The prayers in the cities of Vietnam may not be a very strong political statement, the event itself is quite minor.  However, it takes quite a bit of courage to go out and worship in a society where religion is a major target of the government.  Not only that, but the prayers are for the freedom of religion and just treatment of detained religious leaders.  This probably will not lead to a major movement that will overthrow the Communist Party of Vietnam, but it is still a noteworthy move in this struggle for freedom.

Fighting For Vietnam

Posted in Politics, Society with tags , , , , , , , , on June 26, 2011 by Ian Pham

Protest is the word for Vietnam this weekend, as young Vietnamese people from all across the globe have risen to show their disgust for the crimes of Red China.  From Paris to Tokyo, the people of Vietnam have come together in unity, expressing their undying love for their homeland in the face of Chinese aggression.  The story however, is even bigger inside of Vietnam.  Hours from now, possibly even as we speak, large-scale demonstrations are set to take place in the cities of Hanoi and Saigon.

It is unclear how large these protests are going to be, or how long they will last.  Even more unpredictable however, is what will happen once these demonstrations actually take place.  The Communist Party in Vietnam has been extremely uncharacteristic as of late, allowing the people to protest against China, but even they have their limits.  Last week, as the third round of protests were underway, the Communist Police in Saigon surrounded the homes of all prominent protest leaders and prevented them from participating.  As a result, the scale of the protests in Saigon was dramatically reduced and quickly dispersed by the security forces of the VCP.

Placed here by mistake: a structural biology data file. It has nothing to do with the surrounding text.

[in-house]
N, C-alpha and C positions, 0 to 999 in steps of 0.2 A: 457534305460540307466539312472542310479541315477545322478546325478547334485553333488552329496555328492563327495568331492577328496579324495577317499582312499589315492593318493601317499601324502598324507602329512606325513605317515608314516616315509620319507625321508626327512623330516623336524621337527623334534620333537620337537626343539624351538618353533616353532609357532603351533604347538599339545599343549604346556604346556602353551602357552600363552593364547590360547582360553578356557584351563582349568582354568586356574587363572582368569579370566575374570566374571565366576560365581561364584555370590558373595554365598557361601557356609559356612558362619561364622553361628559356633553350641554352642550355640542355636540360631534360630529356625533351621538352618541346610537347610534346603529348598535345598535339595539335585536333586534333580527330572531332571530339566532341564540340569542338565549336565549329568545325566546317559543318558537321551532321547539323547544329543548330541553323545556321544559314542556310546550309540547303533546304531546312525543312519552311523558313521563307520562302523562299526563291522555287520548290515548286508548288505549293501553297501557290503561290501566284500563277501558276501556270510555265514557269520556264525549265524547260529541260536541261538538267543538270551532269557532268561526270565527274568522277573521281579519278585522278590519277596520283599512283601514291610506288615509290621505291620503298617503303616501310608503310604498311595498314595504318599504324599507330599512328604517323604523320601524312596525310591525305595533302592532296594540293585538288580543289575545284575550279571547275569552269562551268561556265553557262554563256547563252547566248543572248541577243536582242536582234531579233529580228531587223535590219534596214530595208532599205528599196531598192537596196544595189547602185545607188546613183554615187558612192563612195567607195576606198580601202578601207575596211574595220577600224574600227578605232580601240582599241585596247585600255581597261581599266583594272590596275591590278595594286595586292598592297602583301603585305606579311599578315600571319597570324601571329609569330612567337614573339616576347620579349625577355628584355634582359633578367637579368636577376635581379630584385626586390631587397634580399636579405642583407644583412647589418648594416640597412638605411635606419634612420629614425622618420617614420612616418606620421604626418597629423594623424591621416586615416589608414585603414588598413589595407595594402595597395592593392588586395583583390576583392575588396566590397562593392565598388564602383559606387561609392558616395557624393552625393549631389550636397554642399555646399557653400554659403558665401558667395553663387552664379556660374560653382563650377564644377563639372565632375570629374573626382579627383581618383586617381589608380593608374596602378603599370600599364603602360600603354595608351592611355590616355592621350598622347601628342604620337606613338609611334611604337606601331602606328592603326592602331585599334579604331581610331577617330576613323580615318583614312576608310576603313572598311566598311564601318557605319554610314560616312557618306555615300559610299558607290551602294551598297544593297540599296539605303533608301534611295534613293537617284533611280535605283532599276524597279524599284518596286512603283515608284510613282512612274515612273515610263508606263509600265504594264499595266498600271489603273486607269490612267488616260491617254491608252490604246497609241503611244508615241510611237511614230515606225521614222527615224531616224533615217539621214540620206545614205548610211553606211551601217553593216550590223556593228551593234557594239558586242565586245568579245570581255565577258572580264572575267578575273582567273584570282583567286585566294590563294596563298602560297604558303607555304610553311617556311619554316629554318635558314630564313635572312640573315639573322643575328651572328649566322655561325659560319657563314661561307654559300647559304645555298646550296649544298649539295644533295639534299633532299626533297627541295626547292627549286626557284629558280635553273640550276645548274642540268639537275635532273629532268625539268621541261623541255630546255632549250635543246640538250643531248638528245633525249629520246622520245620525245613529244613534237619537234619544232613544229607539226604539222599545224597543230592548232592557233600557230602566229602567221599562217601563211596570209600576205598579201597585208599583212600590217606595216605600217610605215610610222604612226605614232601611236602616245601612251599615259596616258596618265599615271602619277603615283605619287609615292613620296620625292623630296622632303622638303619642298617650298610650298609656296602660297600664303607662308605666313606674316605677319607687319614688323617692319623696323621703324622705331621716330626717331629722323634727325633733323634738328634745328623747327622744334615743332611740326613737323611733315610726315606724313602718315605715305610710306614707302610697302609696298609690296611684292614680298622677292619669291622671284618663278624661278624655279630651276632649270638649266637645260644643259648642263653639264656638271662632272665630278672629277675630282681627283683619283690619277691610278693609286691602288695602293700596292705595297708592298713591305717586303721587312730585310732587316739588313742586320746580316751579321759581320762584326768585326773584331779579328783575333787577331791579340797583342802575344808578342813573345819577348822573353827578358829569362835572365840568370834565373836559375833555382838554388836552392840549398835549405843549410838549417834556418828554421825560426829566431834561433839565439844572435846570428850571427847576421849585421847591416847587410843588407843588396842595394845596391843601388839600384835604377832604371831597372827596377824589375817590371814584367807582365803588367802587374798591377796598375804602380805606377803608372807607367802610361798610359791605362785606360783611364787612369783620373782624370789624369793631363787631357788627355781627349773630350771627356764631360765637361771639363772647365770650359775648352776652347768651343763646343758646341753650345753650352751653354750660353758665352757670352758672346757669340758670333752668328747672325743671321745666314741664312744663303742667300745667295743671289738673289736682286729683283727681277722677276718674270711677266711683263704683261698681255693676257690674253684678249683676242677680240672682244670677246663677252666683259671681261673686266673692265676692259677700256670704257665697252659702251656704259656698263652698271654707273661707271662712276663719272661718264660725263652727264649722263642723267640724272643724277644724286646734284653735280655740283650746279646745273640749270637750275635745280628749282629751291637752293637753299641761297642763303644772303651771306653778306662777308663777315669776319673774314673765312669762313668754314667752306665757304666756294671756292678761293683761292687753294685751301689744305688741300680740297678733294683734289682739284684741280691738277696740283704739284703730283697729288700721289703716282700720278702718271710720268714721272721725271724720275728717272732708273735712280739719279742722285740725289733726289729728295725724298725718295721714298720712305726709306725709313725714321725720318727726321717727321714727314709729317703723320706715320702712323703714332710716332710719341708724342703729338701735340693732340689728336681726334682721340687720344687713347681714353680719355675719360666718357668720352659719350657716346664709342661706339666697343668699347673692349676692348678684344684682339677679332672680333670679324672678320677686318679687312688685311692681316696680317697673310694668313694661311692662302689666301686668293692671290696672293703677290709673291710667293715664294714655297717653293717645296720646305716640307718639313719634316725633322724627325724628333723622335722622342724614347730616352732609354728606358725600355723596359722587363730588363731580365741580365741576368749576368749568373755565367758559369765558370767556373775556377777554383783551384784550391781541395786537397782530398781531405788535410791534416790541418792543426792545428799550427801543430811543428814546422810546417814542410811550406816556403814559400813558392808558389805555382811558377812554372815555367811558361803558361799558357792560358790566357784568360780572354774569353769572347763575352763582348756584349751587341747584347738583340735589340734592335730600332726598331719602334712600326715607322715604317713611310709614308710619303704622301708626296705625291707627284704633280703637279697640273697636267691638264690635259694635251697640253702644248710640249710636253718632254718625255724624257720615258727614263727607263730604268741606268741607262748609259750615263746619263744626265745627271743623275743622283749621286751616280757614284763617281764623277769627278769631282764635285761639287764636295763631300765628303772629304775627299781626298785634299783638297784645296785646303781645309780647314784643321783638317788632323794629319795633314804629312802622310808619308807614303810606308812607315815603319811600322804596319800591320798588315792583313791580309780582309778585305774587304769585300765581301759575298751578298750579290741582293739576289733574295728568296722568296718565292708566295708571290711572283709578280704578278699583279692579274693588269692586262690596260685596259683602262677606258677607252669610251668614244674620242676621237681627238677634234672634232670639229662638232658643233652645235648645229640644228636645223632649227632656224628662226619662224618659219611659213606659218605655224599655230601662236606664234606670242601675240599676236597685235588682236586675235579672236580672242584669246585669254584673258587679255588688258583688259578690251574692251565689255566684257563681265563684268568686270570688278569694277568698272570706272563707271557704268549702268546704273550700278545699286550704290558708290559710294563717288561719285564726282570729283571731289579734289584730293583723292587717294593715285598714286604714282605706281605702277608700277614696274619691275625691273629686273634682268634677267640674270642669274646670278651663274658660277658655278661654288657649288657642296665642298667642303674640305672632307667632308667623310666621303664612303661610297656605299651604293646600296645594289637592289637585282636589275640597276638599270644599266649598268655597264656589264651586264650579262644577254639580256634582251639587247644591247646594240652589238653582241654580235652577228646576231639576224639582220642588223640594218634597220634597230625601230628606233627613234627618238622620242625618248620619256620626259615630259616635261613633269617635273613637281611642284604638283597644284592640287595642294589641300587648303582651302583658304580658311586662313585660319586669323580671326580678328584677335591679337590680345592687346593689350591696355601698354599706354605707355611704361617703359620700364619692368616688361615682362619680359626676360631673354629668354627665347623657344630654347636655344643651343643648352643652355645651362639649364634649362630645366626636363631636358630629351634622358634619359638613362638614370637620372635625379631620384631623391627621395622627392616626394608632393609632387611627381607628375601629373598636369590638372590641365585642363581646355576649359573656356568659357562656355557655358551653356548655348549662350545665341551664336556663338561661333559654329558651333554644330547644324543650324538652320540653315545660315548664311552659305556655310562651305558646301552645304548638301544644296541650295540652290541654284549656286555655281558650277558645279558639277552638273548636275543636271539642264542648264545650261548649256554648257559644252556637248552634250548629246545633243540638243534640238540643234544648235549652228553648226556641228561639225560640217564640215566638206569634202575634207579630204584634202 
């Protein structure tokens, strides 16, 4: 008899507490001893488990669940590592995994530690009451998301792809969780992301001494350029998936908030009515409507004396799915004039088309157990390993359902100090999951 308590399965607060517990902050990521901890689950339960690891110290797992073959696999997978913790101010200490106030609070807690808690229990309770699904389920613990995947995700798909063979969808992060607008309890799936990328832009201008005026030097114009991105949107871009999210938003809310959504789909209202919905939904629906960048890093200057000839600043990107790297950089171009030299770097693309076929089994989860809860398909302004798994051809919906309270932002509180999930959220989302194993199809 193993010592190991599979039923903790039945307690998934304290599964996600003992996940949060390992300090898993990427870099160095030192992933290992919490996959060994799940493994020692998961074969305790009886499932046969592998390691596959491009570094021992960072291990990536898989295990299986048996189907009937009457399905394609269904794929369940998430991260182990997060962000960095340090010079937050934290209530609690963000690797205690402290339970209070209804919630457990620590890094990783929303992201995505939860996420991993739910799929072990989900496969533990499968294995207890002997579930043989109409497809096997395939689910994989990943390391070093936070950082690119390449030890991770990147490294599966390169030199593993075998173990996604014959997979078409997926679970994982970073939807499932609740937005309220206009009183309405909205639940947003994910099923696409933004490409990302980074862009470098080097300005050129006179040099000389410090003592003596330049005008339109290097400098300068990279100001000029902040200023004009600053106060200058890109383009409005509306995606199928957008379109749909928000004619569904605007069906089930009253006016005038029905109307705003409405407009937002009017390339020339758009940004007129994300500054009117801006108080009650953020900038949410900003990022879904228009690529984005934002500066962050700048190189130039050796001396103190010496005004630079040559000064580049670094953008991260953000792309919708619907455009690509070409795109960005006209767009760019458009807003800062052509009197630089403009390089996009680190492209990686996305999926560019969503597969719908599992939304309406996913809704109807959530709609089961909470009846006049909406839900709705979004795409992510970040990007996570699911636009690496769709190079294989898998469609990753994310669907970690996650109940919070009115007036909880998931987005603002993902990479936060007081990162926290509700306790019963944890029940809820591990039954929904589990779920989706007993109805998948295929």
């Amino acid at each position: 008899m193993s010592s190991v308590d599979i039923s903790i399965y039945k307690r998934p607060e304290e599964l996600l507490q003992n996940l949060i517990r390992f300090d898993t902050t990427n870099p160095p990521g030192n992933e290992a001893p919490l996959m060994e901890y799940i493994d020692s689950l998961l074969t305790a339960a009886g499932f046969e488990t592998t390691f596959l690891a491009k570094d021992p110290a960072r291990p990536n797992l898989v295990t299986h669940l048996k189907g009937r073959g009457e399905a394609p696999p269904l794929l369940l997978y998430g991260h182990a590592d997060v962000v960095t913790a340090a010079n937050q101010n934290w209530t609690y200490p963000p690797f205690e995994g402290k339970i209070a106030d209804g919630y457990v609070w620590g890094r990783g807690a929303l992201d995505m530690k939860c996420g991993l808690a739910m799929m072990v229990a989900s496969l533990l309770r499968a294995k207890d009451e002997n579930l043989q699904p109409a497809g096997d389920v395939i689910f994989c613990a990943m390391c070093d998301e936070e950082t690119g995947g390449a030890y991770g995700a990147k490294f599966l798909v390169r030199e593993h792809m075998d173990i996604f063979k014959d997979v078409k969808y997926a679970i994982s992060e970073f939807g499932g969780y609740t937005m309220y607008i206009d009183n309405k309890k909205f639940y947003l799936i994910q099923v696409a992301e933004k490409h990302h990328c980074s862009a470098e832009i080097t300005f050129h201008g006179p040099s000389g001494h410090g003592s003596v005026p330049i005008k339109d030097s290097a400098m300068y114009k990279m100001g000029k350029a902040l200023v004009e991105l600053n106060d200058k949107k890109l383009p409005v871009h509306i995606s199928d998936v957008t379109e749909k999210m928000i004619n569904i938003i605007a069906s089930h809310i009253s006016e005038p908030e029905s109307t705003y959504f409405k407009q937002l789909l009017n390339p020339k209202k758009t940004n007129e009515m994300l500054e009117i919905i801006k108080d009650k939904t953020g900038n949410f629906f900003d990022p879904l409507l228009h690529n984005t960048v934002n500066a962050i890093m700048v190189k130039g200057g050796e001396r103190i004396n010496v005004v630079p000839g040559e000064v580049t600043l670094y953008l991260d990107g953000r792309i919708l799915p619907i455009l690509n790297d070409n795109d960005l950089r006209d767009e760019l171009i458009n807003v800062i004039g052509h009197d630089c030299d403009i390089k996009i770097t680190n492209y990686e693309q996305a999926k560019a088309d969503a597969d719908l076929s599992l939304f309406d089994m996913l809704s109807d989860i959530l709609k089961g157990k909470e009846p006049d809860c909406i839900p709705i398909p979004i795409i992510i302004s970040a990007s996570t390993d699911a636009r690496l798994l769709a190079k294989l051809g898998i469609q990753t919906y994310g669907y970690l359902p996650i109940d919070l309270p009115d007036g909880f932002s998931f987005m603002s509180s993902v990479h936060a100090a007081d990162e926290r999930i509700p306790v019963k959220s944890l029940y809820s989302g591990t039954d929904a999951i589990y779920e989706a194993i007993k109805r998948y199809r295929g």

The protests set for today are supposed to be the biggest by far, calling upon everyone in Vietnam to stand up and rise against the tyrannies of Red China.  This can be a monumental event, but it can also have a terrible, violent outcome.  As mentioned in the past, the Communists are professional killers, specially trained and bred to eliminate any threat in the name of the Party.  A protest of this scale will almost definitely spark some type of Communist reaction.  It is possible that there may be patriots within the Party itself, but even so, experience and history reminds us that the VCP can never be trusted.

For now, the best we can do is support the people inside of Vietnam.  If a real change were to come, the people inside Vietnam will be the ones to lead the way.  We in the west too have the capacity to help the motherland, but for now, we are only on the outside looking in.  In order to understand what Vietnam truly needs, one must understand how brutal the regime truly is.  The people on the inside have shed blood, sweat, and tears through this regime every single day.  For this reason, they will be the ones to make a change.

There is no telling what will happen tonight, the only thing one can be sure of is that the people will not give up.  For too long, the people of Vietnam have been terrorized by the Party, living through their ruthless repression, and watching them sell out to China.  It is time the Party understood the determination of the Vietnamese people.  If the government cannot defend the country, the people surely will.  We will prevail.